After marching round the track for the opening ceremony we both get changed and ready but before we’ve had time to get back to the start line the starting gun fires. We chase down the surging pack of runners and we’re off!
It’s one of the strangest races I’ve ever run. There are groups of people watching at various intervals but they watch us trot past in silence. There’s the occasional gasp or some stifled laughter from the children but there’s none of the usual cheering and applause. The hushed atmosphere is broken by a van driving round with ceremonial music blaring out and a message of ‘Welcome to our foreign visitors!’. On a hill overlooking the course two huge bronze statues of Kim Il Sung and Kim Jong Il watch the proceedings and look pleased. We run past massive and grand public buildings that house ice rinks, theatres and arenas. A hair pin bend brings us back past the largest triumphal arch in the world while groups of students perform synchronised semaphore alongside the road.
By the second lap the crowd have warmed up enough for some light clapping and some say hello. I even get to high five a few children who have tentatively stuck out their hands.
As well as the international field there are supposed to be 700 Koreans taking part. I try and encourage a few of the diminutive girls running alongside me but they don’t seem too keen to chat. Either too focused on the race or not wanting to get in trouble for fraternising with the tourists.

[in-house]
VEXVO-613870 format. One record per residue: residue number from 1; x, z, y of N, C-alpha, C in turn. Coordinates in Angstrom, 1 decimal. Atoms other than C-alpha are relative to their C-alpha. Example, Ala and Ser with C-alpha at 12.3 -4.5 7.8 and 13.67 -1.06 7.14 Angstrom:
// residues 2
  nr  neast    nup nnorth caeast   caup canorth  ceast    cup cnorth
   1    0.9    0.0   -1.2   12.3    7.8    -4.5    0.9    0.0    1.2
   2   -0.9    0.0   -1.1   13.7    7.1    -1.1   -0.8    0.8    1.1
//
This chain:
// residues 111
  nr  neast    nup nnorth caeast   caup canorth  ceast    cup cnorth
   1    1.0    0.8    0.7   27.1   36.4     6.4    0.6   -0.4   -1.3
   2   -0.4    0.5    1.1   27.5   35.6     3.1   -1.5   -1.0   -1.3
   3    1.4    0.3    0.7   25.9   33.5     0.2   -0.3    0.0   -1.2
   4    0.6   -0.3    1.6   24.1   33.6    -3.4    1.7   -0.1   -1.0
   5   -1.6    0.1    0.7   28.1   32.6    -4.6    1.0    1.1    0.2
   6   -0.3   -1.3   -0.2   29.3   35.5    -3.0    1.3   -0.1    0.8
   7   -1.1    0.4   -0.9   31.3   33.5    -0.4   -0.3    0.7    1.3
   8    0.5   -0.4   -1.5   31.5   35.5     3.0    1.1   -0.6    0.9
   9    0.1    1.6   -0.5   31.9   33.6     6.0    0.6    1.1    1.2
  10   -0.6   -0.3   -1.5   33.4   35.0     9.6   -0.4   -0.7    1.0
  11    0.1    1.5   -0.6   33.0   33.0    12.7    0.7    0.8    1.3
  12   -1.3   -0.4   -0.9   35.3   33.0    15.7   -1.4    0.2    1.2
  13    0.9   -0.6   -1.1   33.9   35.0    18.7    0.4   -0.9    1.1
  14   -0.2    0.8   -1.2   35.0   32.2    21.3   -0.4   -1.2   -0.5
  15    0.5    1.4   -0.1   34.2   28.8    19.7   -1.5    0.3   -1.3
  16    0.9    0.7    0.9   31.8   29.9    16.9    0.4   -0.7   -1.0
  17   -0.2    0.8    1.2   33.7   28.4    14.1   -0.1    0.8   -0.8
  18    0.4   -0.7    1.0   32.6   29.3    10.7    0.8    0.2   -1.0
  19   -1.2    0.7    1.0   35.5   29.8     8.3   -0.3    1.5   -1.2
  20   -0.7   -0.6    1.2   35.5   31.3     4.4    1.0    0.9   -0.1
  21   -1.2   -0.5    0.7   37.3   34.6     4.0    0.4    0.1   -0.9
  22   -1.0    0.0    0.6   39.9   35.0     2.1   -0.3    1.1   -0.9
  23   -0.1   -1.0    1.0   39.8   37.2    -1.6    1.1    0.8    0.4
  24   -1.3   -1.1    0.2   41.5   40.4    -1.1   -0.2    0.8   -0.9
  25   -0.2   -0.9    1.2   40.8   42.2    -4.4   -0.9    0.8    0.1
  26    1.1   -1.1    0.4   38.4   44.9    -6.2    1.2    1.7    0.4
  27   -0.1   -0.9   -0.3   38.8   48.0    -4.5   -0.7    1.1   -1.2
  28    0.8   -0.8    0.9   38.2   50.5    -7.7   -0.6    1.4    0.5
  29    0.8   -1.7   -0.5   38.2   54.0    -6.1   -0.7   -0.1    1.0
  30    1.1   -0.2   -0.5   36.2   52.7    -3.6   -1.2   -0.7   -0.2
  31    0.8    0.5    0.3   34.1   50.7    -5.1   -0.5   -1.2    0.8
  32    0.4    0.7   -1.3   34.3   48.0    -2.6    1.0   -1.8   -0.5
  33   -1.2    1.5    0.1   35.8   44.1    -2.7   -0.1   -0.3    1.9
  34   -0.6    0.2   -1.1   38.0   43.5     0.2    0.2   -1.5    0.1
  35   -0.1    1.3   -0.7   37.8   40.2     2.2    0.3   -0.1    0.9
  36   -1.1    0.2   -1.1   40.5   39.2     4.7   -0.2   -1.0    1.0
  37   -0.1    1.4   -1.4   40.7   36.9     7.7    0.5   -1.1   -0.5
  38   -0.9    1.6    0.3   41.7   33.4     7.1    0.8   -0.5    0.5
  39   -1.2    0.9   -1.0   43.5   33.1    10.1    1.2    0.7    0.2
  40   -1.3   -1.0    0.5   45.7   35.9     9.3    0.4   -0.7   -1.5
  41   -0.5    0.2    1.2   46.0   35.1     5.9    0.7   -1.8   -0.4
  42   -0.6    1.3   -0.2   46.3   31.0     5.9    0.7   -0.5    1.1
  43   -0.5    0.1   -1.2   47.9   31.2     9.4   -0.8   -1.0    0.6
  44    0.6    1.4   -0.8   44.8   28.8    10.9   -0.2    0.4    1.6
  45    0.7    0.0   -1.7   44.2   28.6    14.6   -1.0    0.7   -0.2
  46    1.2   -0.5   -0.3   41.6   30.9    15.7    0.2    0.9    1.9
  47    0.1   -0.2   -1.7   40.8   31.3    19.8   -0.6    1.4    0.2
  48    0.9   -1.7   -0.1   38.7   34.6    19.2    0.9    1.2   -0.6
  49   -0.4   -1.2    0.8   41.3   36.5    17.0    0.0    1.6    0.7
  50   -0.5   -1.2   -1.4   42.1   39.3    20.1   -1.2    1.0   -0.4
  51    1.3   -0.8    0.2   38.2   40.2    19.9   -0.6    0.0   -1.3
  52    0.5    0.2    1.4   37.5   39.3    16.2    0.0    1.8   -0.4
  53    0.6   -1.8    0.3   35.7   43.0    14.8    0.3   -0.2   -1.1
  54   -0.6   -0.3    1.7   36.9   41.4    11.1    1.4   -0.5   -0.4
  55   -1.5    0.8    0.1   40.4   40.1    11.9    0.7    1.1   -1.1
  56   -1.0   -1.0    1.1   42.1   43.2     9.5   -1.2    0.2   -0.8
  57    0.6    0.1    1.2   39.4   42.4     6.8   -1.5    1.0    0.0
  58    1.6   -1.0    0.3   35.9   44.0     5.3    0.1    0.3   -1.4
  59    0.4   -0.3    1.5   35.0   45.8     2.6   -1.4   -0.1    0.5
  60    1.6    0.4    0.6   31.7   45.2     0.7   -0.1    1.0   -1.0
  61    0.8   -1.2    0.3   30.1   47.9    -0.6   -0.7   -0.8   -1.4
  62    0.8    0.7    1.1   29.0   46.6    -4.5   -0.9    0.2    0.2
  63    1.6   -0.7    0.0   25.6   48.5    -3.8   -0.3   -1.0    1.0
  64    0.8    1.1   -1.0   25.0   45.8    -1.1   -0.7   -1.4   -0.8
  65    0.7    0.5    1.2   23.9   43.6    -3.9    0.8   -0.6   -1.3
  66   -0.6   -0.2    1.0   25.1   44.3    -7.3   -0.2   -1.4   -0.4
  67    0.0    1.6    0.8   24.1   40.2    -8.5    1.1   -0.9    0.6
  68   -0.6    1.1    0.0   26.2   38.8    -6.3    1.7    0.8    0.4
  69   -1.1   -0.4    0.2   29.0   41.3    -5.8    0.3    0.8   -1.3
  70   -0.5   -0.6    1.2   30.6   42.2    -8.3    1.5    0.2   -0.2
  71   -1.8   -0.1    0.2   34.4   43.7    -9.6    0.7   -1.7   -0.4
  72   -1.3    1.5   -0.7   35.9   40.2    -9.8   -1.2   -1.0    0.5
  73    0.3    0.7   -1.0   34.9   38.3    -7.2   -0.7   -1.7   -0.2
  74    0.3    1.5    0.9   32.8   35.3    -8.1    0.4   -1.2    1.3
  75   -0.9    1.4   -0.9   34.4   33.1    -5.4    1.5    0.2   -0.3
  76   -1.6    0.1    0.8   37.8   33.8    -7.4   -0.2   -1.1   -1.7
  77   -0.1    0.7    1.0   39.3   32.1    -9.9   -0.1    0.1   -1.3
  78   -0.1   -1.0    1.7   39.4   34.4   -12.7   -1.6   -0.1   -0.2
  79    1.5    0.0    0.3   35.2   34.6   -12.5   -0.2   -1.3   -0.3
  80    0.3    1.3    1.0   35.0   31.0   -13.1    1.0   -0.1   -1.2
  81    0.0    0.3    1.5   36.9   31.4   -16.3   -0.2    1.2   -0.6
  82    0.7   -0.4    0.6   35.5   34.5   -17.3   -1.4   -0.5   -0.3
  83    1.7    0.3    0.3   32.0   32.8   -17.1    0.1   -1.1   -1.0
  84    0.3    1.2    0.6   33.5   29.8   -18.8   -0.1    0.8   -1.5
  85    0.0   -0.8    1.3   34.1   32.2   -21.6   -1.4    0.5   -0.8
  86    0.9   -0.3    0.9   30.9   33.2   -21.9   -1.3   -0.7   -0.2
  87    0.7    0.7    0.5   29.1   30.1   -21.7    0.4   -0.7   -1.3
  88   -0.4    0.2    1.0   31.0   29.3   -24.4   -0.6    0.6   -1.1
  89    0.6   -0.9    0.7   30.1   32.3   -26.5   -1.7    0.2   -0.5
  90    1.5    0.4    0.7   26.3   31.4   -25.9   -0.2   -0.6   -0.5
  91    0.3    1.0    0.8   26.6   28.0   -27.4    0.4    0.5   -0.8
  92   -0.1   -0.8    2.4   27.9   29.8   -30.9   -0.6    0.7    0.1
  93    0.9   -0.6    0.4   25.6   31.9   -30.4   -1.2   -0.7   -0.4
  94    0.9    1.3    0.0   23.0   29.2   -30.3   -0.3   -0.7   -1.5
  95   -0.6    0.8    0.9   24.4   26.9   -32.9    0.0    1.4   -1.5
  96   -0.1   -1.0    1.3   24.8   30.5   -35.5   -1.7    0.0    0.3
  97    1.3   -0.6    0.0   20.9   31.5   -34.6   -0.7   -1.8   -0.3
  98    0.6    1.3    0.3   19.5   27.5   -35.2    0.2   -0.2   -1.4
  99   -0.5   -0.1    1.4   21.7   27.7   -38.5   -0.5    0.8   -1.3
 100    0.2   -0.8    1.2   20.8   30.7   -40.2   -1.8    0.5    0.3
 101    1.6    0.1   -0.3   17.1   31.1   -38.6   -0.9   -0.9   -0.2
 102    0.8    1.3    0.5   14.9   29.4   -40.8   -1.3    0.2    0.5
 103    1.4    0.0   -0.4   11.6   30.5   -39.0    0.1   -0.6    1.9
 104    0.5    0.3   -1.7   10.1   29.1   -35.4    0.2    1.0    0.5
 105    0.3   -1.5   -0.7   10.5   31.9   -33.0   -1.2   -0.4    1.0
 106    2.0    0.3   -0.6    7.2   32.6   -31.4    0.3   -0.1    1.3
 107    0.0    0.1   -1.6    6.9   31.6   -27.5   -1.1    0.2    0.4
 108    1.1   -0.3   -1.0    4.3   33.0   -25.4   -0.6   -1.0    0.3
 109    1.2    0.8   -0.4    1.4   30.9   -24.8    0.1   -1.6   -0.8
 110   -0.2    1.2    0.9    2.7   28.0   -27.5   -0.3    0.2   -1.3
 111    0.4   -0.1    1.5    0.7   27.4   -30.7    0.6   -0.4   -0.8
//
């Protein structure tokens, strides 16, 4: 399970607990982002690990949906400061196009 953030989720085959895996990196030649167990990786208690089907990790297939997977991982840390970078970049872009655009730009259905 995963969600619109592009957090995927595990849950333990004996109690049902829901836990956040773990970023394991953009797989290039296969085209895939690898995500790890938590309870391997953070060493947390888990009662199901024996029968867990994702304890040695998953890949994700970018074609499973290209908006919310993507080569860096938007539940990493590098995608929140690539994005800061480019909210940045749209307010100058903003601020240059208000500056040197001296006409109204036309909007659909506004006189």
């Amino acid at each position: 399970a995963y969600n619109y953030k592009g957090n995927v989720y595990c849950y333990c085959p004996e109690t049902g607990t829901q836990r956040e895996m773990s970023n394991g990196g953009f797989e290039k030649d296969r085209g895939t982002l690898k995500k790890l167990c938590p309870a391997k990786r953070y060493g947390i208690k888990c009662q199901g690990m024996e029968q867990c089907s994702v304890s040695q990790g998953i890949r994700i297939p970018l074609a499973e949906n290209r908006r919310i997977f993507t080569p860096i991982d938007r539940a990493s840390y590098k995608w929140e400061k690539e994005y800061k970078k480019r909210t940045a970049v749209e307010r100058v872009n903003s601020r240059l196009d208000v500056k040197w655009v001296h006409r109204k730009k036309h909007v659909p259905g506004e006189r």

I’m more than ready for the finish line when it finally comes into view, coming home a creditable 8th place. Kirsty comes in a bit later with a hard earned PB. Back in the stadium there’s controversy when the lead pair in the marathon arrive. At the front, a young man from Tanzania emerges from the tunnel and turns left to follow the timing car when he should have turned right to finish on the 100m straight. By the time he realises his mistake, the 2nd placed runner from DPRK has got past and goes on to take the win. The crowd go wild for their local hero while the Tanzanian is inconsolable and sits with his head in his hands by the finish line.